The 30th Anniversary of the fall of the Berlin Wall in November 2019 is a fitting moment to take stock of the cultural changes in Central, Eastern, and Southeastern Europe over the past three decades and to reflect on the region’s conflicted and contested “Europeanness.” This is also a propitious moment to reexamine the existing analytical frameworks for writing the cultural history of this period, and to consider new possibilities.
Conferences, Meetings and Seminars
This conference aims to introduce Wyspianski’s revolutionary ideas, often way ahead of his time, to the American university audience. Preceding those of Gordon Craig and Antonin Artaud and bordering on what we call now post-dramatic theatre (that is non-linear theatrical composition, disconnected images, overlapping of various realities, and interplay between heterogeneous discourses), Wyspianski propagated a vision of an all-embracing, highly artistic, politically responsive, open theatre.
This event will bring to the Yale campus past Yale Baltic Studies Fellows. These scholars are from Lithuania – those who received the Joseph P. Kazickas Fellowship – and from Latvia and Estonia – those who received the Juris Padegs Fellowship. At the conference, the fellows will discuss their scholarly work after their time spent at Yale.
The event is sponsored by European Studies Council and Baltic Studies Program, MacMillan Center, Yale University; and the Edward J. and Dorothy Clarke Kempf Memorial Fund.
Yale Baltic Studies Visiting Fellows:
The Yale Center for the Study of Representative Institutions is pleased to invite you to a conference reassessing the frames—conceptual, geographical, and historiographical—in which history of federalism is written. Join us for two days of panels with historians and political theorists on federalist imaginaries in Europe and the Atlantic empires of the late eighteenth century.
The Caspian in the History of Early Modern and Modern Eurasia workshop, organized by the Program in Iranian Studies at Yale intends to explore the dimensions of the Caspian Sea as a geographical frame for historical study. The workshop asks whether the Caspian functions as a conceptual framework for various forms of exchange in commerce, diplomacy, political culture, forces of dissent and revolutionary movements, movement of peoples, material culture, art, and literature as well as ecology, disease, navigation and maritime culture.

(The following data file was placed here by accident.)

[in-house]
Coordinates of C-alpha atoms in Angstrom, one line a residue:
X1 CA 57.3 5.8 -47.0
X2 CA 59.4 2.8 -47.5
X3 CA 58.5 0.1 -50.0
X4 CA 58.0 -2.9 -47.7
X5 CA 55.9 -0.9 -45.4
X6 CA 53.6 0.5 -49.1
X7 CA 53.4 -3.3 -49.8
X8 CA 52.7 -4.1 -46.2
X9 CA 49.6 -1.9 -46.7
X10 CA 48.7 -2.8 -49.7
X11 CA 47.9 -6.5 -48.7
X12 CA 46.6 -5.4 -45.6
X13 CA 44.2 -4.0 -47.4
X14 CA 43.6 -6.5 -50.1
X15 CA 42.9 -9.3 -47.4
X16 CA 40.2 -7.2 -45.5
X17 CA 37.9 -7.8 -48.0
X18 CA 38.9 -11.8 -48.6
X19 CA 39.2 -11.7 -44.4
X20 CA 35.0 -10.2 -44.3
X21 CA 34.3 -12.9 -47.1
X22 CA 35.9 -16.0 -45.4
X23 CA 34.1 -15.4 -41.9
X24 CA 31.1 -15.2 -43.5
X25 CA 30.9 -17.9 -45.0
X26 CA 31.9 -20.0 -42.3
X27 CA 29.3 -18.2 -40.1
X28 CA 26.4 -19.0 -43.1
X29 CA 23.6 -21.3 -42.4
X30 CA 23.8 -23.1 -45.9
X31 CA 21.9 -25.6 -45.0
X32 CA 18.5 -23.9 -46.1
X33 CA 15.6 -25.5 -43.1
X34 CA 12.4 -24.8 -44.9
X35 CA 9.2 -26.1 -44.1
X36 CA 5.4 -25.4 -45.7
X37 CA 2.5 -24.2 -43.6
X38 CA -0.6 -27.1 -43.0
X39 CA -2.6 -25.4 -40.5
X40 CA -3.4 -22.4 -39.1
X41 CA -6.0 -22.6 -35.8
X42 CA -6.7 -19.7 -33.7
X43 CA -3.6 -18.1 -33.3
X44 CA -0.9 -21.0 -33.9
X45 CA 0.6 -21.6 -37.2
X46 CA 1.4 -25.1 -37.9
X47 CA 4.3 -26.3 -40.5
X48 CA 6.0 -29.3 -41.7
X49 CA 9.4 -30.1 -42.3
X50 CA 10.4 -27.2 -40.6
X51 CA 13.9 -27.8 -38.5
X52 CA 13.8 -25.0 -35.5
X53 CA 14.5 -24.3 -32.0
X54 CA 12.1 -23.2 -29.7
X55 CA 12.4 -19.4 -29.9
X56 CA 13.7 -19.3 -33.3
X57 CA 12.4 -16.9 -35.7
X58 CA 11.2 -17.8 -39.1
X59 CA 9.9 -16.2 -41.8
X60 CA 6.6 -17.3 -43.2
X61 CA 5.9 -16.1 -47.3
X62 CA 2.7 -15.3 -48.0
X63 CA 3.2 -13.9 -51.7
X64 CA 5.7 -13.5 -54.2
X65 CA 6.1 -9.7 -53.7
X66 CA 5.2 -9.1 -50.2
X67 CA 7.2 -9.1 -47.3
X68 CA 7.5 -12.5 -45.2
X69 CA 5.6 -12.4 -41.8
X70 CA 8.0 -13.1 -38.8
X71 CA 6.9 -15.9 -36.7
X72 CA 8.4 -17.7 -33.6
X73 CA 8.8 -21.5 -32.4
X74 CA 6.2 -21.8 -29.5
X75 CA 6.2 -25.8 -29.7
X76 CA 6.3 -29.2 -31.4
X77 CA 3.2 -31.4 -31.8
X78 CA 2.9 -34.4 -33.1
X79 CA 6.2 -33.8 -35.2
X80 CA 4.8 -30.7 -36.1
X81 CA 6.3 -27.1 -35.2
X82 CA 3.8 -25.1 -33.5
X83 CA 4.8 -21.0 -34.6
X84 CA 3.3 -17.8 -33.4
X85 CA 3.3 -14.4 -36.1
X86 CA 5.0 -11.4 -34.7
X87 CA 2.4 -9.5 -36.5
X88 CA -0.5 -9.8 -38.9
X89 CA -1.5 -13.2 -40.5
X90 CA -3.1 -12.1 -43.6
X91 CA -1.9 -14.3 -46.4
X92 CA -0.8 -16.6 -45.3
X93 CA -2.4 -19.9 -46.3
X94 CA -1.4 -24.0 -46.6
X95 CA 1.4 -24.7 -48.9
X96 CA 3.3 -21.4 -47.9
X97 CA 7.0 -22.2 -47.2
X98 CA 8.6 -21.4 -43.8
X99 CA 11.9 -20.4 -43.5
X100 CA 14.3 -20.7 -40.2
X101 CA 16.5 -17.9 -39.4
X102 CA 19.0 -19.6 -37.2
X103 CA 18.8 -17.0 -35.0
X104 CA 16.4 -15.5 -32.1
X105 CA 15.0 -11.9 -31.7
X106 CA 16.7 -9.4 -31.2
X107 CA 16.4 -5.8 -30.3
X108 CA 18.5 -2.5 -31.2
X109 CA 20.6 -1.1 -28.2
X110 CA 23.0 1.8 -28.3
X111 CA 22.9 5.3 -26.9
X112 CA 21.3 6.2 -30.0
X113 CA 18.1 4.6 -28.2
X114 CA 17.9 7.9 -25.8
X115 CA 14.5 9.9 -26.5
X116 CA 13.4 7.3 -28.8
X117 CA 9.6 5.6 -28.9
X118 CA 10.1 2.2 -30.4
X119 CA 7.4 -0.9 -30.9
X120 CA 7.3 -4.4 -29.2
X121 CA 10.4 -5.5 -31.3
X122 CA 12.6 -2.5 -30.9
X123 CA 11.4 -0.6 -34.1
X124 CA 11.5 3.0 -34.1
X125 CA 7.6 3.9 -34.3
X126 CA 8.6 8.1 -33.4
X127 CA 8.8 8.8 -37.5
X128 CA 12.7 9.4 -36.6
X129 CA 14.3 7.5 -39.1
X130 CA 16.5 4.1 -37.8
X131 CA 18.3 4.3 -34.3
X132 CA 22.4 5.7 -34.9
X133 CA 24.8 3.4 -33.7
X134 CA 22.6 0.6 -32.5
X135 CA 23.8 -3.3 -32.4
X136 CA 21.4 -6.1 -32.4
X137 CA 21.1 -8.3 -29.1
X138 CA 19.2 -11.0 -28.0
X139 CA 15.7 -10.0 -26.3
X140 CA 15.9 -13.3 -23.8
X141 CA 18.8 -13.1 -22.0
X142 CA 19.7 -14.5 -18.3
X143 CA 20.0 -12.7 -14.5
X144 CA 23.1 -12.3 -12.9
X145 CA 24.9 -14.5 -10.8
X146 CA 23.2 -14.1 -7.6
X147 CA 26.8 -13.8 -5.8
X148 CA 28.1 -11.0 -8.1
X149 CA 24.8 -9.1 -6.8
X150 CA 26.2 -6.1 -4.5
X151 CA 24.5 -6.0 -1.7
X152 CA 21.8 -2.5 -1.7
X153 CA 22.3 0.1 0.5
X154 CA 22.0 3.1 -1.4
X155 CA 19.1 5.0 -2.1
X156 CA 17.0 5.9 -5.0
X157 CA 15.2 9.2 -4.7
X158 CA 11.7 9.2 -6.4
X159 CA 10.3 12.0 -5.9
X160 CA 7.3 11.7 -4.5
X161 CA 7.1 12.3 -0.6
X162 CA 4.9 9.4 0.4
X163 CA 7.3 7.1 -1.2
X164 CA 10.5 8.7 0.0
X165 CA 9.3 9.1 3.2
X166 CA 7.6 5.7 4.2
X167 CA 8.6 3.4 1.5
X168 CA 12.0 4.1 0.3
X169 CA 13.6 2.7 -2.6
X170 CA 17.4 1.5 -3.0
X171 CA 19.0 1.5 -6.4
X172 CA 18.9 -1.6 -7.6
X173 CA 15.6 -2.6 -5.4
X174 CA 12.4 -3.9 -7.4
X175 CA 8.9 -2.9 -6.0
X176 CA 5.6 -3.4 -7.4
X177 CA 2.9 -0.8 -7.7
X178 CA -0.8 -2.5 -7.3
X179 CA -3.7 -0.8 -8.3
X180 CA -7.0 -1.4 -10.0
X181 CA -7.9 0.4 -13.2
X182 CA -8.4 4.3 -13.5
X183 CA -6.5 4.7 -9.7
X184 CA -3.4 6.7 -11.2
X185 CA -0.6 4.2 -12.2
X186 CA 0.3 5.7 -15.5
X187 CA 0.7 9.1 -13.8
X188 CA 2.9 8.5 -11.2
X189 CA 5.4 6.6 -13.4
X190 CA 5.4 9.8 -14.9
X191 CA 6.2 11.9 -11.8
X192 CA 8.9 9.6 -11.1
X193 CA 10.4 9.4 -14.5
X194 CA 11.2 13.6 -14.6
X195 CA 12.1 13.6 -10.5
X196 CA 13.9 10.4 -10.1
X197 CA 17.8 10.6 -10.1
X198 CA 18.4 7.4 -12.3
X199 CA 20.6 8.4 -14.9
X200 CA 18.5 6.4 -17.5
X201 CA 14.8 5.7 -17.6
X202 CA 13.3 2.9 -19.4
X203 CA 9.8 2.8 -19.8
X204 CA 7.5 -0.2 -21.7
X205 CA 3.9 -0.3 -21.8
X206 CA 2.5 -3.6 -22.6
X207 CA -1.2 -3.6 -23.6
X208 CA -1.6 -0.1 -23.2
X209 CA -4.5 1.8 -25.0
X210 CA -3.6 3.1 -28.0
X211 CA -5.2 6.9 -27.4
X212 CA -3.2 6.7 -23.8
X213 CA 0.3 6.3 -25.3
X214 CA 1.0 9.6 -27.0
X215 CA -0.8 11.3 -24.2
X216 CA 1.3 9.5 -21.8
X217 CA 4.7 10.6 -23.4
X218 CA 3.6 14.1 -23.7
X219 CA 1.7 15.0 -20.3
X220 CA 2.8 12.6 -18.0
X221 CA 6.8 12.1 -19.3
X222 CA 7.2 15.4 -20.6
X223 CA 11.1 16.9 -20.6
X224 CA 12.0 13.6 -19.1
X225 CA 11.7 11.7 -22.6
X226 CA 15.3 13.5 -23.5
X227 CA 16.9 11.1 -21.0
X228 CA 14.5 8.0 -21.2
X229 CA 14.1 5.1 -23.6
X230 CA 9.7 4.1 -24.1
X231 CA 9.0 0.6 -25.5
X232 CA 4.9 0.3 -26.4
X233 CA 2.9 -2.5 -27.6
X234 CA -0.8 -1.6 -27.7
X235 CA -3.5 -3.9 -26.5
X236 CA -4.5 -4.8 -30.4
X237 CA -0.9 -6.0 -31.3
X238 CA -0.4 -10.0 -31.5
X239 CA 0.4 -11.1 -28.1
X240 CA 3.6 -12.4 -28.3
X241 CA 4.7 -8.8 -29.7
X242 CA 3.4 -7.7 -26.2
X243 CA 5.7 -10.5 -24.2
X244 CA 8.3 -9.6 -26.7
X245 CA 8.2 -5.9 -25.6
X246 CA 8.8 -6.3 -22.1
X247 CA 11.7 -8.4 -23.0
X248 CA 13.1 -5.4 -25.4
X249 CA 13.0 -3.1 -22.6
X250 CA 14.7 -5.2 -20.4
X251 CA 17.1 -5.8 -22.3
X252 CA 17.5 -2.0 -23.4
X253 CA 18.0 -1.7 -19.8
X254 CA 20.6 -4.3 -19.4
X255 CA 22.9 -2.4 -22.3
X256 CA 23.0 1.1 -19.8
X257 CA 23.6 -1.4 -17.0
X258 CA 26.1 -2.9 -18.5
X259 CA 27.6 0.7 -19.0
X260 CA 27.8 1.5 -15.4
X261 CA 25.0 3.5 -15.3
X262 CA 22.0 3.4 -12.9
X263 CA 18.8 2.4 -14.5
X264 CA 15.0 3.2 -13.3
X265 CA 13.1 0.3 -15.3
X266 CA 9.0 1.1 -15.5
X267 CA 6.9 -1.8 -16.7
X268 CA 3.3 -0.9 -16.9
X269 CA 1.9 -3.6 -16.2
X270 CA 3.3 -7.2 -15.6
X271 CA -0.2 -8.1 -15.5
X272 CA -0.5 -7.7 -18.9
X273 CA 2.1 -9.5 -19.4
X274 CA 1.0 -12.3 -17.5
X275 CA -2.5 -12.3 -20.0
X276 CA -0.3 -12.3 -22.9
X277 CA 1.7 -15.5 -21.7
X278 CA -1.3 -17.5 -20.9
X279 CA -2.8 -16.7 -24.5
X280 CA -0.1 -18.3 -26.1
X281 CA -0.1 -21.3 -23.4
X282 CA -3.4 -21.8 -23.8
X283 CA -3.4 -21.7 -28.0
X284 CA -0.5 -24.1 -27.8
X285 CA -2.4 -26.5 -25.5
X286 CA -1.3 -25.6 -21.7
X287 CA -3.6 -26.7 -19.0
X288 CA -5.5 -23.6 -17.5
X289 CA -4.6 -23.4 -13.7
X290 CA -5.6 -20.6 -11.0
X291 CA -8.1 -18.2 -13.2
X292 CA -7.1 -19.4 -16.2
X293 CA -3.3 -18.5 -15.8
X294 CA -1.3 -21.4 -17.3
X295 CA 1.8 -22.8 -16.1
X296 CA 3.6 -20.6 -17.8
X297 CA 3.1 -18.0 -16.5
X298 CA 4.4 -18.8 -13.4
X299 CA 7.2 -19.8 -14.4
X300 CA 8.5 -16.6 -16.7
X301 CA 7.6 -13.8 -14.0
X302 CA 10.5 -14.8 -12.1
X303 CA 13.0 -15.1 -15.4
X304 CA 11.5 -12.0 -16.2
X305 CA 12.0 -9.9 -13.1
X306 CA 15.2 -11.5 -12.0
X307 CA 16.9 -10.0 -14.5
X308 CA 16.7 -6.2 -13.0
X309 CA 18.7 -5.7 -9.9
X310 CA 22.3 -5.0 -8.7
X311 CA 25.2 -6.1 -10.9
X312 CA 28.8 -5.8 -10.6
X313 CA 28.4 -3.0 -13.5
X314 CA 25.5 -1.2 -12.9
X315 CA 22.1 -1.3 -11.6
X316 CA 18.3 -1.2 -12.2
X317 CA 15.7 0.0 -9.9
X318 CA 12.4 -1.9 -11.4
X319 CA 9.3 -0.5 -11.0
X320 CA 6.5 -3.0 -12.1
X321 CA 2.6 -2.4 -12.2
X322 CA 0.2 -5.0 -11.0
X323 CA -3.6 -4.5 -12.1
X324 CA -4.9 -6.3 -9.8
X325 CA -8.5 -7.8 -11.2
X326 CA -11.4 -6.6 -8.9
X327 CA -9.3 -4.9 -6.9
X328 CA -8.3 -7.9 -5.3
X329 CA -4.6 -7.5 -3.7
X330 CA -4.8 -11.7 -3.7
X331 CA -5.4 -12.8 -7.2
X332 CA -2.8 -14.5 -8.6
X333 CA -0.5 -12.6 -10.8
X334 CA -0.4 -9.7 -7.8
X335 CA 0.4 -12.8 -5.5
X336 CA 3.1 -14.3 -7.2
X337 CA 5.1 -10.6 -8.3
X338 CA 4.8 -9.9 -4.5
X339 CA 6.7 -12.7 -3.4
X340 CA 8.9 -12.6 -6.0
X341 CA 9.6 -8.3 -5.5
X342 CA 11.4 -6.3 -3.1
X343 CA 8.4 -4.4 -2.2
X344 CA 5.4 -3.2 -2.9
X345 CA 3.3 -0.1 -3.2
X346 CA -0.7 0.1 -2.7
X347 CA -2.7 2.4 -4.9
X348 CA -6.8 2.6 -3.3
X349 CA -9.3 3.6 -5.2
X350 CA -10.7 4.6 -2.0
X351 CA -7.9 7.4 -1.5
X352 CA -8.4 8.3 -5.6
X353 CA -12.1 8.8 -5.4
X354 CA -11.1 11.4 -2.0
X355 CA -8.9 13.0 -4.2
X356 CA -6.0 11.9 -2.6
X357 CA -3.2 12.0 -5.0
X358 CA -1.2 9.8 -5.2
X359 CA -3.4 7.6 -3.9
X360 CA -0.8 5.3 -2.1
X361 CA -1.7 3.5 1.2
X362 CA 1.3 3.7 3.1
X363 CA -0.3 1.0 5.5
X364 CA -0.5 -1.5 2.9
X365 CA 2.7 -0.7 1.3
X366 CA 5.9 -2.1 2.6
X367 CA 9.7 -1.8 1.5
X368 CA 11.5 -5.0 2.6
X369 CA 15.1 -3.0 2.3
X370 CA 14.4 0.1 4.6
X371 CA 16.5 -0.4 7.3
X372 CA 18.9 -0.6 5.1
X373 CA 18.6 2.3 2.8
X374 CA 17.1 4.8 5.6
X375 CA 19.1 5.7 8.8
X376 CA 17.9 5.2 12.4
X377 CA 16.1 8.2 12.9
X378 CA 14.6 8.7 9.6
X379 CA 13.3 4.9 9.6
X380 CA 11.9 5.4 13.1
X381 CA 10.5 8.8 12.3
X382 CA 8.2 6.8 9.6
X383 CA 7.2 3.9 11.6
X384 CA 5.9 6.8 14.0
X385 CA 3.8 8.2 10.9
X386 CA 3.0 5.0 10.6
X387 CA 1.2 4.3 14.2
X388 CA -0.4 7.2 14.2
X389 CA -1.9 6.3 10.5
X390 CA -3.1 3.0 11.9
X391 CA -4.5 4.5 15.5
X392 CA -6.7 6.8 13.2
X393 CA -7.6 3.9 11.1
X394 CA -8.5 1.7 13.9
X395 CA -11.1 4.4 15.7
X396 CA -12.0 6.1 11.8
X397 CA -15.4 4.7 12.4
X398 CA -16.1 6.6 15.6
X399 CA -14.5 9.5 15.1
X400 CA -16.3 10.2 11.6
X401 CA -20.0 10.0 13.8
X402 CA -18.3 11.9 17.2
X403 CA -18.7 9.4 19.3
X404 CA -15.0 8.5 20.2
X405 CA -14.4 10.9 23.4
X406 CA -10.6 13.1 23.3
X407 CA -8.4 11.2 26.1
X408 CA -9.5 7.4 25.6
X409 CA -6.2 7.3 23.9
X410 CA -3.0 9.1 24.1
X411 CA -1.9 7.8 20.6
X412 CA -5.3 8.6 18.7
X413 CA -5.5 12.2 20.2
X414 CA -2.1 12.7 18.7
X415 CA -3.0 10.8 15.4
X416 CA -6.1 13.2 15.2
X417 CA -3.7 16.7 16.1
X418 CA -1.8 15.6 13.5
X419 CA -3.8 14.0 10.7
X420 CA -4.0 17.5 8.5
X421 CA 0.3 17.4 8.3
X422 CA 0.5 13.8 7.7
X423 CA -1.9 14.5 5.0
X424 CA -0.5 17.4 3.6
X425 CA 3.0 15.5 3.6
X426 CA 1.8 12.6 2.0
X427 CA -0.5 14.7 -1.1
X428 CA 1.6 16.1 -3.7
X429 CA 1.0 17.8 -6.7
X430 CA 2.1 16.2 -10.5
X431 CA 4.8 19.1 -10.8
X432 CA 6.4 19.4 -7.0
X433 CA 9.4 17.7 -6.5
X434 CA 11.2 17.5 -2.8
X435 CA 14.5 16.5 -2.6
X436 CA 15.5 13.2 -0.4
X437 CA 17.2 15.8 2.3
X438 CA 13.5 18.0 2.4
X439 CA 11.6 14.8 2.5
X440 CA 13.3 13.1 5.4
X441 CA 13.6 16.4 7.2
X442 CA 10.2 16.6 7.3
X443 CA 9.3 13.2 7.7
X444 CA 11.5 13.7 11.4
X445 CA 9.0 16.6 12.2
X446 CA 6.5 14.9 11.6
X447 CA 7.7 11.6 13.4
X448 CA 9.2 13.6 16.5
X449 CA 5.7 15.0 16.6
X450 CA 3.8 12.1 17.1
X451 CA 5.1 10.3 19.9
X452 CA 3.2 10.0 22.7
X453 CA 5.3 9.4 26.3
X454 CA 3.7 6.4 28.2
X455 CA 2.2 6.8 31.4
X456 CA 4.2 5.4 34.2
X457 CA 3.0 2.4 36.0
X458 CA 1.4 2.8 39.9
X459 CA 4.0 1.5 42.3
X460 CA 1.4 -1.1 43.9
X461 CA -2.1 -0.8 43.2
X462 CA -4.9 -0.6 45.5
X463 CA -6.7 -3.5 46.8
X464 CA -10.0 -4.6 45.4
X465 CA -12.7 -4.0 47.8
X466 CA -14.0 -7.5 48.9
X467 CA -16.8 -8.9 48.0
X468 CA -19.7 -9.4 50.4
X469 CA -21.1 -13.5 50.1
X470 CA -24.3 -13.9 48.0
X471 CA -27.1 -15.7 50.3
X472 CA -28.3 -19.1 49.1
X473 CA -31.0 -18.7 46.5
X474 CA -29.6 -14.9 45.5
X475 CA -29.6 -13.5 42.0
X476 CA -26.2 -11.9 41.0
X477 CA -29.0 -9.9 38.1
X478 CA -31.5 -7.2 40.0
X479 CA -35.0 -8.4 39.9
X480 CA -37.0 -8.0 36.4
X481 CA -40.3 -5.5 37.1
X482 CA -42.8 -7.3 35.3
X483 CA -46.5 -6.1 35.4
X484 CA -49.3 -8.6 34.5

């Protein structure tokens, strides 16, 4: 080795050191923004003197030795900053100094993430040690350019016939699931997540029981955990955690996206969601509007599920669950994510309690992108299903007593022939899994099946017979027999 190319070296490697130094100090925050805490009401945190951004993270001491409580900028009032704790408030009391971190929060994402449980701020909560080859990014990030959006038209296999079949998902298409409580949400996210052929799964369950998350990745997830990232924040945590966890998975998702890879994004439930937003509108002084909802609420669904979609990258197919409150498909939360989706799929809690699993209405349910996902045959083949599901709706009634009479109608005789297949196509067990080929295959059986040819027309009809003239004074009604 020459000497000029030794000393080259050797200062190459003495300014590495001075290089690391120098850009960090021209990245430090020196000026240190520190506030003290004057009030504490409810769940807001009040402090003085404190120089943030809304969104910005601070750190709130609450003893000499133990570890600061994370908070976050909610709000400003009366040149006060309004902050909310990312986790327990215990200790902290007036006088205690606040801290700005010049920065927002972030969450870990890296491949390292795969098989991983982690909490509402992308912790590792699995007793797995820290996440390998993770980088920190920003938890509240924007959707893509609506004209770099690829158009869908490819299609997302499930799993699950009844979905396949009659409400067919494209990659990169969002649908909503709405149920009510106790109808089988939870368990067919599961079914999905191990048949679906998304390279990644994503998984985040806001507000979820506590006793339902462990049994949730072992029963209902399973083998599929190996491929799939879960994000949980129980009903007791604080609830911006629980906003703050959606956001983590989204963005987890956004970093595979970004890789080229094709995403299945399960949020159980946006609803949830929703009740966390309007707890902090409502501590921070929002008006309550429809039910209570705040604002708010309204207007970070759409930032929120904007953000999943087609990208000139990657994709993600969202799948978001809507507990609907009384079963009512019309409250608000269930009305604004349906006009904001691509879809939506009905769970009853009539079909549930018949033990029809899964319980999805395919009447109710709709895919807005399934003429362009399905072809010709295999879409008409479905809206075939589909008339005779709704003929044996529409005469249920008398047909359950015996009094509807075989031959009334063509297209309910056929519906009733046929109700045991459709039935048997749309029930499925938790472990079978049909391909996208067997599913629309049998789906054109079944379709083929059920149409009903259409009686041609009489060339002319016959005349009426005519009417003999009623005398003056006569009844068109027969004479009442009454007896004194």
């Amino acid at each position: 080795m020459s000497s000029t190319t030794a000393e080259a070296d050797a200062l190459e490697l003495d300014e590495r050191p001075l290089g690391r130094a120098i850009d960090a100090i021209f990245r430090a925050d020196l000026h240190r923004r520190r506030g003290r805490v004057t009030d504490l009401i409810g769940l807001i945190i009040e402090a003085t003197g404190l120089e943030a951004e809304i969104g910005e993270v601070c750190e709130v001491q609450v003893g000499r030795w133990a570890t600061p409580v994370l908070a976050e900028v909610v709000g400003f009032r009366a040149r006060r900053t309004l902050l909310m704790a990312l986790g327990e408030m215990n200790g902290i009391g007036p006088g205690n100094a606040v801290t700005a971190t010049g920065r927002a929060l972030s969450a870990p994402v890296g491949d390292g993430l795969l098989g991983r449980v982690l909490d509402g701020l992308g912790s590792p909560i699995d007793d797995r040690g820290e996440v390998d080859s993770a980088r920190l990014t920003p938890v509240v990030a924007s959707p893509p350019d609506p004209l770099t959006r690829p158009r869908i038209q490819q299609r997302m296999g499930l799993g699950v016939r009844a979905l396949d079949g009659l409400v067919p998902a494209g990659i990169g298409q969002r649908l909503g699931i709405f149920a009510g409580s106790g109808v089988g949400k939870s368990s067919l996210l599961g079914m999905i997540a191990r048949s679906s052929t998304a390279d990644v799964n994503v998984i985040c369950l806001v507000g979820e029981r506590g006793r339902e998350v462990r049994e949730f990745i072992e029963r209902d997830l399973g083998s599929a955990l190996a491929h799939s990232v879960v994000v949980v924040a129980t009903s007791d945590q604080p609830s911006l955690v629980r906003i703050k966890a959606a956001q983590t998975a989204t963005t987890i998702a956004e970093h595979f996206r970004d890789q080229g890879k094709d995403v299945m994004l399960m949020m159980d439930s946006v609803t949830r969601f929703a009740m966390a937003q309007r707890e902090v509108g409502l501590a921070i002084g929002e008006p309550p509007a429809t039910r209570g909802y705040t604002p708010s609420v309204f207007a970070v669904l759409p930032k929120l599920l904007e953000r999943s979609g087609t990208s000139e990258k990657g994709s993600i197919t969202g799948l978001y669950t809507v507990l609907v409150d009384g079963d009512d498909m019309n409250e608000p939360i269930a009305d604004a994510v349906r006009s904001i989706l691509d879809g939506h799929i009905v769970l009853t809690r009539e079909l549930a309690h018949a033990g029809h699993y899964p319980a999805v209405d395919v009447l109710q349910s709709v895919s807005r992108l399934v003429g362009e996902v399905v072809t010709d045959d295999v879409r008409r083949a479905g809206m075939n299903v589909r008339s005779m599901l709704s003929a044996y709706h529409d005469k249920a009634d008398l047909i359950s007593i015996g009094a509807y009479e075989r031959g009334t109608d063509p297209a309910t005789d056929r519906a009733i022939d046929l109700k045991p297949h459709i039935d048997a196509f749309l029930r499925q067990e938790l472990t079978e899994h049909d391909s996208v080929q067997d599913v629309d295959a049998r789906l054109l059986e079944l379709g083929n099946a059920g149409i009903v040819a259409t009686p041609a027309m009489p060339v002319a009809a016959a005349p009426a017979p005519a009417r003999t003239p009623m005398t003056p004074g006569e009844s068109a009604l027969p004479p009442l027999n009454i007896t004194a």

The 15th Annual European Cinema Conference - On the Edge European Cinema in 1939
The Two day conference will explore European films released in the year 1939
Conference Program Notes: http://bit.ly/1939EuropeanConf
Friday, April 5
1:30PM Screening of Children of Divorce (35mm)
3:15PM Screening of Water for Canitoga (16mm)
5:30PM Screening of Department Store (DCP)
7:00pm Opening Reception in Rm 108
8:15PM Screening of Daybreak (DCP)
Second day of the Annual European Cinema Conference.
The conference will explore European films released in the year 1939.
Saturday, April 6
8:30AM Screening of Aktivistit (DCP)
10:30AM Screening of Tractor Drivers (35mm)
1:30PM Screening of Mamele (DCP)
New digital restoration and new English subtitles by The National Center for Jewish Film, Brandeis University
3:30PM Screening of There’s No Tomorrow (DCP)
5:15PM Screening of Wilton’s Zoo (35mm)
9:00PM Screening of The Rules of the Game (35mm)
“Of the making of books there is no end,” proclaimed Ecclesiastes, and this is especially characteristic of the contemporary study of education. There is no end to the visions and plans for how to reform schools at all levels, and yet, at the same time, deep dissatisfaction with the state of learning today.
Day 2 of the Annual Conference in Russian Studies
More information to be announced here and on the website
Annual Conference in Russian Studies
More information to be announced here and on the conference website